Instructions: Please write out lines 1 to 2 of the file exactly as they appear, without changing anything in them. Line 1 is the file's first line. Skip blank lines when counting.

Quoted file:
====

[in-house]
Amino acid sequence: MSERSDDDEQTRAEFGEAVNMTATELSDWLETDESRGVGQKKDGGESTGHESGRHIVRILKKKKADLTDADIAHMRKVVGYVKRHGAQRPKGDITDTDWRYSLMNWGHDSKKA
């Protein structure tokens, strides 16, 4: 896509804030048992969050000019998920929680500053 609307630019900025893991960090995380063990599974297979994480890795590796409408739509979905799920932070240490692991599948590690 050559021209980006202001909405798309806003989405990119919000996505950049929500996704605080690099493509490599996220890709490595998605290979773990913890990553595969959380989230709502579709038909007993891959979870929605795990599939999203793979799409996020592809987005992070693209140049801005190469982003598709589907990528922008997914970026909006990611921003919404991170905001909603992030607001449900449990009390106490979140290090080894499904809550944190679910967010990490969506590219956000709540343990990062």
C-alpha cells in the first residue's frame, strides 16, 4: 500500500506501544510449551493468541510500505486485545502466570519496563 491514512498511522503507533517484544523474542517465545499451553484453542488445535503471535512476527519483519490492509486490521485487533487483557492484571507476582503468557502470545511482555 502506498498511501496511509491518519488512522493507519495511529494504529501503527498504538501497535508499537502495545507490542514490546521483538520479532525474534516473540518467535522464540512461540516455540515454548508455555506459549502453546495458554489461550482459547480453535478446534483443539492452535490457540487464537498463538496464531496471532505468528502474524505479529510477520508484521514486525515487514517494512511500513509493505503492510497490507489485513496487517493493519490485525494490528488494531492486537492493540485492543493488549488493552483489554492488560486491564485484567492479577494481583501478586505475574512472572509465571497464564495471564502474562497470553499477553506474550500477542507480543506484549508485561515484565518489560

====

[in-house]
Amino acid sequence: MSERSDDDEQTRAEFGEAVNMTATELSDWLETDESRGVGQKKDGGESTGHESGRHIVRILKKKKADLTDADIAHMRKVVGYVKRHGAQRPKGDITDTDWRYSLMNWGHDSKKA